Saturday, October 01, 2005

Arenal to San José


Arenal Volcano, Costa Rica


Hotel La Riviera, San Antonio, Costa Rica

This morning, J.P. was heading off to town as I was preparing to leave. It's his son's 13th birthday and there will be a party at the hotel later.

On the road by 10:00 a.m., skirting the shores of Lake Arenal in a clockwise direction. The road was a mixed bag: sometimes paved, sometimes gravel with washboard and potholes. Changing constantly, it was always exciting. Lake Arenal is man-made to supply water and power, so the shoreline has a tall reddish brown band of barren earth. Windmills line the ridge above the western shore. I passed "Rock Ridge Lodge", where a weathered sign also advertises windsurfing. (Is the sport dying out, as Guy Le Roux mentioned in Corpus Christi?)

Everywhere around the lake, there are properties for sale, people looking to cash in on the boom. The omnipresent "Century 21" has a strong foothold here. For a number of miles, I followed signs toward a German bakery, the anticipation building! To my great disappointment though, they're closed for a month-long holiday.

Instead I went to "La Sabrosa" in Arenal for a breakfast of black beans, rice and stewed chicken. It was excellent, and, with juice, two large cookies and the tip included, the cost was 1,900 Colones, about $4.

Not far beyond the town, a Swiss chalet hotel is set into the landscape, just as if these were the Alps, the grounds and gardens meticulously maintained. "Okay, this is going a bit far!"

Approaching Arenal volcano, the summit was obscured by cloud; only the slopes being visible. Leaving the highway on a gravel road, the National Park entrance is a couple miles in. A $6 entrance fee. I drove to an observation area at the end of the road, where, on a small hill, they've built a large covered picnic area and observation deck. Soon after I took off my helmet, there was a thunderous explosion high above, followed by the incredible sound of large cobbles tumbling.



The active south and west-facing slopes of Arenal. At the bottom edge, right of center, a geology class from the University of Costa Rica gets REALLY close to the action. On the hump in the bottom center is a little green block house, in case things get too intense.


There was an ebb and flow to the activity, but boulders hurtled from the summit constantly. I watched through my binoculars, as massive rocks skipped down the southern slope, sending up a cloud of dust whenever they touched down. The sound would follow seconds later. Occasionally, there would be another sound, like an enormous high pressure steam valve venting.



Dust clouds mark the trails of boulders skipping down Arenal's slopes


Soon, a University of Costa Rica geology class arrived, joining me in the picnic area. The instructor droned on about Arenal, her powerful voice covering the mountain's awesome racket. She didn't even stop to have everyone listen, which to me was the whole point, since you couldn't see much. I just wanted to tell her to "be quiet" for a while! But, as soon as she finished reading from a collections of papers, they boarded the bus and moved on. (Perhaps there was another place they had been to "listen"?)

When the class left, a family took over, and they talked constantly. Again, I just wanted to shout "shut up and listen!" I waited for them to move on. Then another family, this one American: Jason Rowells, with his wife and daughter. He's a video game designer for THQ and a surfer. The surf was off today, so they were doing some sightseeing. He said he'll be going to Brazil soon to film architecture, to aid in designing their newest game.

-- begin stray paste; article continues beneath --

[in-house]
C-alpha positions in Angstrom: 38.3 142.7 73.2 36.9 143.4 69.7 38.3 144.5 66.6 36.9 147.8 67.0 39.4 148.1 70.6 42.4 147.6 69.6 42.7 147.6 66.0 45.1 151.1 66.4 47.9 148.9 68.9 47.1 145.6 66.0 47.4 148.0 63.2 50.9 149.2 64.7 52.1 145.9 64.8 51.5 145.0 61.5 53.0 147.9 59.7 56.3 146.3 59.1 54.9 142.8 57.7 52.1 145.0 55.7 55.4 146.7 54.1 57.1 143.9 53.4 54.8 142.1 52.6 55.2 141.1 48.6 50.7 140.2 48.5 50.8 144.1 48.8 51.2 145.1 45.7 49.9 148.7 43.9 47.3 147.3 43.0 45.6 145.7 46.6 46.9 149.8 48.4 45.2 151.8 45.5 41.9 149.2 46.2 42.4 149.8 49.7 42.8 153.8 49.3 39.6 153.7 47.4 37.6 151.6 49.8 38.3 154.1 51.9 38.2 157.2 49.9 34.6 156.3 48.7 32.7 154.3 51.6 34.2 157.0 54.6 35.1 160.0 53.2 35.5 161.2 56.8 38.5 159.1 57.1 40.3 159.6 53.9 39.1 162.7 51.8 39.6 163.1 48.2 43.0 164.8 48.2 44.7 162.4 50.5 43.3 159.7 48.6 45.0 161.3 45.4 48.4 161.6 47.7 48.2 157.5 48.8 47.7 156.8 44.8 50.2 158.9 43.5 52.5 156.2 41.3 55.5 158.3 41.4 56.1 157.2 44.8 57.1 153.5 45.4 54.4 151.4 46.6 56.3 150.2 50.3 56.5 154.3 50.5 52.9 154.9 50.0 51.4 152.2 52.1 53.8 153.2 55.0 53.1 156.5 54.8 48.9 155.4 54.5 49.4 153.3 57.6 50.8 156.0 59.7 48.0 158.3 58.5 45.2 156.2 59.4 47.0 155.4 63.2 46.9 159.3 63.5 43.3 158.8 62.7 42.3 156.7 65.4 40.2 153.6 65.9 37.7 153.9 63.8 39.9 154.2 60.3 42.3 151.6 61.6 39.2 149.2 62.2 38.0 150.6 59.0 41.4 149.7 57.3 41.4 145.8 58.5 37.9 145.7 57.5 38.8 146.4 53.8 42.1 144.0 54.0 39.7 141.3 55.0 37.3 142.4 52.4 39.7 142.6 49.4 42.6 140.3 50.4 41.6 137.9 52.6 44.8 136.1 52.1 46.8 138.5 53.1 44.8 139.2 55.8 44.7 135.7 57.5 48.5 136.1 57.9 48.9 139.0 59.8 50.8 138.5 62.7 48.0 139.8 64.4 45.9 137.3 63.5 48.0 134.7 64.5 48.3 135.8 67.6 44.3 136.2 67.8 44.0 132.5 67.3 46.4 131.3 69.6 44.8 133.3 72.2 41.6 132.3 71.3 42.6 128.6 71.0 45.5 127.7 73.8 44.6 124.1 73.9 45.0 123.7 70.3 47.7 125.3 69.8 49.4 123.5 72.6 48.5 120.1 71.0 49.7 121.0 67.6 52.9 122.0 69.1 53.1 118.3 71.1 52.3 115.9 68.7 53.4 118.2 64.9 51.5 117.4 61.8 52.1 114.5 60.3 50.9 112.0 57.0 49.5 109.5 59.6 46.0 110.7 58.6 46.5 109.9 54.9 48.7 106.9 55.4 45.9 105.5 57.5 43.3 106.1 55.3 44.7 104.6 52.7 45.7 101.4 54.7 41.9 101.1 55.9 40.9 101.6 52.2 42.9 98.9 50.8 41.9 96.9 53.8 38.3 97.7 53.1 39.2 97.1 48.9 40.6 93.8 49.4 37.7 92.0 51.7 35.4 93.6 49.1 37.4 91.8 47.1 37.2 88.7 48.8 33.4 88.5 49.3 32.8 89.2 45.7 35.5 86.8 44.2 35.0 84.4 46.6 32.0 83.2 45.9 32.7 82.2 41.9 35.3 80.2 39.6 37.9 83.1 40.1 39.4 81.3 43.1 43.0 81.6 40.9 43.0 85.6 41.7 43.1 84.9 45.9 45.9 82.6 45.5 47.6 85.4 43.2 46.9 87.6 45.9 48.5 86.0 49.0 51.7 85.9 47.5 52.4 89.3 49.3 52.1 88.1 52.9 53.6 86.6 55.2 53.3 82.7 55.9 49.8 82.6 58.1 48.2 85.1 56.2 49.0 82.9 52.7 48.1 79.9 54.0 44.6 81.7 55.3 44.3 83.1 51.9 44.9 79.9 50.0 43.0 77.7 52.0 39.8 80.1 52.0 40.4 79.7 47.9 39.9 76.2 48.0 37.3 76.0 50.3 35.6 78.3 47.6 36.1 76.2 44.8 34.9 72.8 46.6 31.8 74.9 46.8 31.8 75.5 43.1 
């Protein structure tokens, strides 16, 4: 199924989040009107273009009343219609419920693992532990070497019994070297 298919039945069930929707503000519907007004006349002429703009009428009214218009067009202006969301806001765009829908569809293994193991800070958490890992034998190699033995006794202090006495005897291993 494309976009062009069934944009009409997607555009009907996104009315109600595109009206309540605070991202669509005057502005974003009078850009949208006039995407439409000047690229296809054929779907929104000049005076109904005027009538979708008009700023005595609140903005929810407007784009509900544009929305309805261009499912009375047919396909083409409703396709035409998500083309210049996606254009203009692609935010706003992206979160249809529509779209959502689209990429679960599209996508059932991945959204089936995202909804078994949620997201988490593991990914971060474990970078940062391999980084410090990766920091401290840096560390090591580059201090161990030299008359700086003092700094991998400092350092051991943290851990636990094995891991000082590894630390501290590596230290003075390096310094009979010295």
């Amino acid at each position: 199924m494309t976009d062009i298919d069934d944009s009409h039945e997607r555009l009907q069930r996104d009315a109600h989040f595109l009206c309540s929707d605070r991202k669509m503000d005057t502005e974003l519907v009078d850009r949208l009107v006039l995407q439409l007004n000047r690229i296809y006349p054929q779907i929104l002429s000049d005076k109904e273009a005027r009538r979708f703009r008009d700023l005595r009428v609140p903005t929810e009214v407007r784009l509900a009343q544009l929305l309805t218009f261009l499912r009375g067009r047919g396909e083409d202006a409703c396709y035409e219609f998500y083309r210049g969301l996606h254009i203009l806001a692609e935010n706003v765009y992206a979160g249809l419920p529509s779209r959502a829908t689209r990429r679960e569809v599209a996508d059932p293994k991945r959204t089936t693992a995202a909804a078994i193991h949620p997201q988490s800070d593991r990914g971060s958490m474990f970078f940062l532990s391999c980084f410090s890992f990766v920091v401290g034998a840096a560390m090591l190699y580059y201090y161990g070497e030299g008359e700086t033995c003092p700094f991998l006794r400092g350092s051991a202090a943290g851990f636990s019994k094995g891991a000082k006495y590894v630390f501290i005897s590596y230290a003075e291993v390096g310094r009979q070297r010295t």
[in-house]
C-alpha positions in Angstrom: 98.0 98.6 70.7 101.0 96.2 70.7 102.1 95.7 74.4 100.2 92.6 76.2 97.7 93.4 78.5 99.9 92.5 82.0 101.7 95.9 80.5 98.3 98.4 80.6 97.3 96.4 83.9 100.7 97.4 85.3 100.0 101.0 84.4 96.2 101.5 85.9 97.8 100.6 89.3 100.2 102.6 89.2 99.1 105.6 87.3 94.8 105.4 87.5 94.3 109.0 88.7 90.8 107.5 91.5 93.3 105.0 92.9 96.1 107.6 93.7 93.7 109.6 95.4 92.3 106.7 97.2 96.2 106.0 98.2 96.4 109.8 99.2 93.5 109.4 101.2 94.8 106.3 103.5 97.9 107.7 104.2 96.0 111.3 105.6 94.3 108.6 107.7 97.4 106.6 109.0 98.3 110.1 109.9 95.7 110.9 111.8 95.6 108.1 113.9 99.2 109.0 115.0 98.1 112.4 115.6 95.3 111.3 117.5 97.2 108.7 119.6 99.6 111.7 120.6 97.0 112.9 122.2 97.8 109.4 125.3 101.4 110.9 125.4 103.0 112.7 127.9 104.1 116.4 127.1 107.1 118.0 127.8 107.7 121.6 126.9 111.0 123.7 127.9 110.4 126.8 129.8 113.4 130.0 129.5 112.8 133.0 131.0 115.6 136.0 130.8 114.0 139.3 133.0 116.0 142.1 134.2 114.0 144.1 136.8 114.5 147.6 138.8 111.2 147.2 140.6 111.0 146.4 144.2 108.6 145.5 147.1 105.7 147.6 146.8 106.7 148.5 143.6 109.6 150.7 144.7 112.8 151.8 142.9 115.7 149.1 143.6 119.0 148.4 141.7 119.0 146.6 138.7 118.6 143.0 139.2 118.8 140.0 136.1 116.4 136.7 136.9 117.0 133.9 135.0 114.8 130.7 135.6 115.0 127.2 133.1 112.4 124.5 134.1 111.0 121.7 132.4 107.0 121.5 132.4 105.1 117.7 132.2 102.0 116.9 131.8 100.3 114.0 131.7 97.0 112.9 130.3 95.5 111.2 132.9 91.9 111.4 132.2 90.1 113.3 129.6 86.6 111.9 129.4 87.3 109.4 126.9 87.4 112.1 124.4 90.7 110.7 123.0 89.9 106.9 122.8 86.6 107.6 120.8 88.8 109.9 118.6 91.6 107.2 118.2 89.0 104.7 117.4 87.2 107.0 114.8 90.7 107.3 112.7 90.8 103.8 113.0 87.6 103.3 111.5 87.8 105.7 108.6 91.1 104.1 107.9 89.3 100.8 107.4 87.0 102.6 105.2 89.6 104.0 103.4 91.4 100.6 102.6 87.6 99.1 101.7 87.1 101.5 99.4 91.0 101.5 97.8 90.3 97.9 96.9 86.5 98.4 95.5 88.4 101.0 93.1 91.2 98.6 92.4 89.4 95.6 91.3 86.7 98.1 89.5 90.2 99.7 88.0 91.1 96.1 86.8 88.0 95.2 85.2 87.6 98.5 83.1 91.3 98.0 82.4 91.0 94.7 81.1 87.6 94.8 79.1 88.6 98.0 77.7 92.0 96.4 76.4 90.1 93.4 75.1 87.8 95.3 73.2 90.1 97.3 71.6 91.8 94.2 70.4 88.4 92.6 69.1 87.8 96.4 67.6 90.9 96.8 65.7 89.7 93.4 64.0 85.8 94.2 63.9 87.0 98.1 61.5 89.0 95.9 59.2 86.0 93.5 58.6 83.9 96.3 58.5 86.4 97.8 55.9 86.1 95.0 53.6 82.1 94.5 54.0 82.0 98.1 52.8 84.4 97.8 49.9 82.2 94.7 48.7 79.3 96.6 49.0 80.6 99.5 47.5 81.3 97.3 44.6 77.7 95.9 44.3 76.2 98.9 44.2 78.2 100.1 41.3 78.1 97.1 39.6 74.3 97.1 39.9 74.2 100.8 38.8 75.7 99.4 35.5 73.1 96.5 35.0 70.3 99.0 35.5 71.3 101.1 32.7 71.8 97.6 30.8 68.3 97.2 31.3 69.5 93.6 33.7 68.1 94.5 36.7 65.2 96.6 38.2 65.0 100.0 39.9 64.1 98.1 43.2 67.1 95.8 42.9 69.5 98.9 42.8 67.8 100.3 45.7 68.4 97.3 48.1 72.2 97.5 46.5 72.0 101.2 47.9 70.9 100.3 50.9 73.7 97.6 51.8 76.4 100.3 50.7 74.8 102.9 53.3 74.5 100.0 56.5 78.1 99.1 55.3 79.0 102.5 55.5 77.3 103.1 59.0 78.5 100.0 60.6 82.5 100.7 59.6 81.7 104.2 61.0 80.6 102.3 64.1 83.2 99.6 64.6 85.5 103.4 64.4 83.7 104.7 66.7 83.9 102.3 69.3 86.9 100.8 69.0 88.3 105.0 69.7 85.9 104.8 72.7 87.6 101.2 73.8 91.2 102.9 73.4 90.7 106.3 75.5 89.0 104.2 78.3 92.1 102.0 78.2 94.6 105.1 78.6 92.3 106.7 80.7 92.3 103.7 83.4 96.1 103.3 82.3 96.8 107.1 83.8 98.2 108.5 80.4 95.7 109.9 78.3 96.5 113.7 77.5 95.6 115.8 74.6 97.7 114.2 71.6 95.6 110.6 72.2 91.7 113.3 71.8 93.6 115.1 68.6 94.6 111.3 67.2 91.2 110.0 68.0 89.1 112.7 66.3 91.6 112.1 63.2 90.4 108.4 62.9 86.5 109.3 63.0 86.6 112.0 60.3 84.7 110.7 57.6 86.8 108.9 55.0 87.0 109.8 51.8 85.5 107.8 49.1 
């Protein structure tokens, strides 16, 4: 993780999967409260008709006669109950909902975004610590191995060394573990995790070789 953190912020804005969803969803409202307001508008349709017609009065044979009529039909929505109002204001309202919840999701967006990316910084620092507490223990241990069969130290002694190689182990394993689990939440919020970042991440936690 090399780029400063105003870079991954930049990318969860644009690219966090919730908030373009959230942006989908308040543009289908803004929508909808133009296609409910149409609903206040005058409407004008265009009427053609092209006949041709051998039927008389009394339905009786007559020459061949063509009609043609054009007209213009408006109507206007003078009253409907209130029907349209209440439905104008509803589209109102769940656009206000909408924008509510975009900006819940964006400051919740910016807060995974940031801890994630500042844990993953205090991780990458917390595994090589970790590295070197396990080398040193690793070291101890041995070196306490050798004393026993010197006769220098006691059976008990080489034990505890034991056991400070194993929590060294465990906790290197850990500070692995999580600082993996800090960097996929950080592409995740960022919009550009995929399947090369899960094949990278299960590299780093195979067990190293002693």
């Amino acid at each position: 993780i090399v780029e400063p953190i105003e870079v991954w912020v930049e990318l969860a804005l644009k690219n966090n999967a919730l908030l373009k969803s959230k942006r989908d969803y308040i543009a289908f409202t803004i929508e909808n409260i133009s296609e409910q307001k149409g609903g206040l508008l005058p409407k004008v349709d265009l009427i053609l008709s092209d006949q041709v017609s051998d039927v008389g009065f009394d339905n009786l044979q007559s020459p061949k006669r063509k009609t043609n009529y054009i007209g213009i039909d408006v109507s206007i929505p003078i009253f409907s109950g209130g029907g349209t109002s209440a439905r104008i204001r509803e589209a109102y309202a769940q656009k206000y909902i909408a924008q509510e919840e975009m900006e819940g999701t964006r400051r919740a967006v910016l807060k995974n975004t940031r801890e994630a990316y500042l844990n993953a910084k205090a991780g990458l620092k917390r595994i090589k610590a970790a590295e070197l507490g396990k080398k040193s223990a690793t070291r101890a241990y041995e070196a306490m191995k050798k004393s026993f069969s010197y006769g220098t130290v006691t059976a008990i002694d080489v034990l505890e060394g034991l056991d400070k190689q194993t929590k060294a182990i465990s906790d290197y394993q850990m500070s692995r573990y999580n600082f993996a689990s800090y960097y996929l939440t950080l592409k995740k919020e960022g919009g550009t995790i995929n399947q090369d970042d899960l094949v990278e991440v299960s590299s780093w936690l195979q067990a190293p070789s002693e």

The summit of Arenal made a brief appearance, a tower of steam rising from its caldera into the clouds above.

Another class arrived. This one left the bus and they set off toward the mountain, climbing over a gate that said "Danger - Do not pass." The bus driver and I watched as they slowly made their way toward Arenal, finally becoming tiny specs on the lower slopes, far too close to the tumbling rock. The driver called them "valiant" and said there was even a pregnant woman climbing the slopes.

After a few hours, I had to move on. On the eastern side of Arenal is the town of La Fortuna. It's touristy and interesting and has some nice hotels with great views of the volcano's densely-forested eastern slope.

From San Isidro to San Ramón, the road, which looked like a pretty straight shot on the map, turned out to be one of the "curviest", kind of like California's Route 1, only narrower and without the warning signs. I was constantly caught off guard by turns that were tighter than they looked. The road climbed in and out of river canyons, beneath dense forest canopies in the lowlands to wind-swept mountain tops and cloud forest at higher elevations.

The last hour or so of driving, I was accompanied by my friend, the rain. It was odd, after so many days in the heat and humidity, to actually be cold. But I was relieved to reach a major (and relatively straight) highway.

This hotel, recommended by Manrique at Villa Acacia, provides an opportunity to dry out my clothes. I have everything scattered about the room. Keeping dry is a real challenge, and soon clothes are smelling sour or musty.

The hotel is $53 for tonight, but the manager, Zaphir says I can pay $45 in cash tomorrow. The adjacent restaurant is elegantly-decorated. I went for some dinner (and Costa Rican brew.) A chicken dish was excellent. Too quiet though, with only a few other diners!

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